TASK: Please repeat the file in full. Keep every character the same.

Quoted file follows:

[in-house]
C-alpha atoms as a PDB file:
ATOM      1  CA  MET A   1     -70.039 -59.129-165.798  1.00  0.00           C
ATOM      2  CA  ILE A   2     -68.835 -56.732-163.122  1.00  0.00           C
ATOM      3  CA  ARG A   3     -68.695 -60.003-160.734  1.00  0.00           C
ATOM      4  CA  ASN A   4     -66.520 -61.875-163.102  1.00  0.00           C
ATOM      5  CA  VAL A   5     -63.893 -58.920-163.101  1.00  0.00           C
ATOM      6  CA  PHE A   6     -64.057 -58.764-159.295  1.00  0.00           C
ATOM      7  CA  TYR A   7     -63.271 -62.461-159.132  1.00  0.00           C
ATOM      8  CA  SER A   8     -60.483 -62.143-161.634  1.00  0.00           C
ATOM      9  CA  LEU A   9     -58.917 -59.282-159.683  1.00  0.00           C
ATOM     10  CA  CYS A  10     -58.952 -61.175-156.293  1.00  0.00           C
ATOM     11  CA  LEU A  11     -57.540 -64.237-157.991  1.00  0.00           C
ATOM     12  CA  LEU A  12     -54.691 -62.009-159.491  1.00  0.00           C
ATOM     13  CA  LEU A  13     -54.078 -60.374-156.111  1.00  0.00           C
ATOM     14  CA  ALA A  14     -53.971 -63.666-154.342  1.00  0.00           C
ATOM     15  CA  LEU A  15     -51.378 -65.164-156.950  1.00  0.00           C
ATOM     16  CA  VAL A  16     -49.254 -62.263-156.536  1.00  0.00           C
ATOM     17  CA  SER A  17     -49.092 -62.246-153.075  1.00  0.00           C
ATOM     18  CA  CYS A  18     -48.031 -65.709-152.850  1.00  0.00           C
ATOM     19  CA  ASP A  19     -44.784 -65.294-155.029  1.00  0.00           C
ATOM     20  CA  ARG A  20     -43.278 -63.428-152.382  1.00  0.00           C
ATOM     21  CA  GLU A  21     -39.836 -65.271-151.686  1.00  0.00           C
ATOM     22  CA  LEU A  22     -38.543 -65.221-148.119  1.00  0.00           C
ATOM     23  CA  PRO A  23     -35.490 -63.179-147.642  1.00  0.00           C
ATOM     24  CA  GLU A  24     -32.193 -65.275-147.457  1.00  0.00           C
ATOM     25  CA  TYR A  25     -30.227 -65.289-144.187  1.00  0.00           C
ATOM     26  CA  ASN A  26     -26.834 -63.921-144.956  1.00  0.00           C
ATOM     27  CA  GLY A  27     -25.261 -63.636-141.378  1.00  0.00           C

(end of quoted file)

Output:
[in-house]
C-alpha atoms as a PDB file:
ATOM      1  CA  MET A   1     -70.039 -59.129-165.798  1.00  0.00           C
ATOM      2  CA  ILE A   2     -68.835 -56.732-163.122  1.00  0.00           C
ATOM      3  CA  ARG A   3     -68.695 -60.003-160.734  1.00  0.00           C
ATOM      4  CA  ASN A   4     -66.520 -61.875-163.102  1.00  0.00           C
ATOM      5  CA  VAL A   5     -63.893 -58.920-163.101  1.00  0.00           C
ATOM      6  CA  PHE A   6     -64.057 -58.764-159.295  1.00  0.00           C
ATOM      7  CA  TYR A   7     -63.271 -62.461-159.132  1.00  0.00           C
ATOM      8  CA  SER A   8     -60.483 -62.143-161.634  1.00  0.00           C
ATOM      9  CA  LEU A   9     -58.917 -59.282-159.683  1.00  0.00           C
ATOM     10  CA  CYS A  10     -58.952 -61.175-156.293  1.00  0.00           C
ATOM     11  CA  LEU A  11     -57.540 -64.237-157.991  1.00  0.00           C
ATOM     12  CA  LEU A  12     -54.691 -62.009-159.491  1.00  0.00           C
ATOM     13  CA  LEU A  13     -54.078 -60.374-156.111  1.00  0.00           C
ATOM     14  CA  ALA A  14     -53.971 -63.666-154.342  1.00  0.00           C
ATOM     15  CA  LEU A  15     -51.378 -65.164-156.950  1.00  0.00           C
ATOM     16  CA  VAL A  16     -49.254 -62.263-156.536  1.00  0.00           C
ATOM     17  CA  SER A  17     -49.092 -62.246-153.075  1.00  0.00           C
ATOM     18  CA  CYS A  18     -48.031 -65.709-152.850  1.00  0.00           C
ATOM     19  CA  ASP A  19     -44.784 -65.294-155.029  1.00  0.00           C
ATOM     20  CA  ARG A  20     -43.278 -63.428-152.382  1.00  0.00           C
ATOM     21  CA  GLU A  21     -39.836 -65.271-151.686  1.00  0.00           C
ATOM     22  CA  LEU A  22     -38.543 -65.221-148.119  1.00  0.00           C
ATOM     23  CA  PRO A  23     -35.490 -63.179-147.642  1.00  0.00           C
ATOM     24  CA  GLU A  24     -32.193 -65.275-147.457  1.00  0.00           C
ATOM     25  CA  TYR A  25     -30.227 -65.289-144.187  1.00  0.00           C
ATOM     26  CA  ASN A  26     -26.834 -63.921-144.956  1.00  0.00           C
ATOM     27  CA  GLY A  27     -25.261 -63.636-141.378  1.00  0.00           C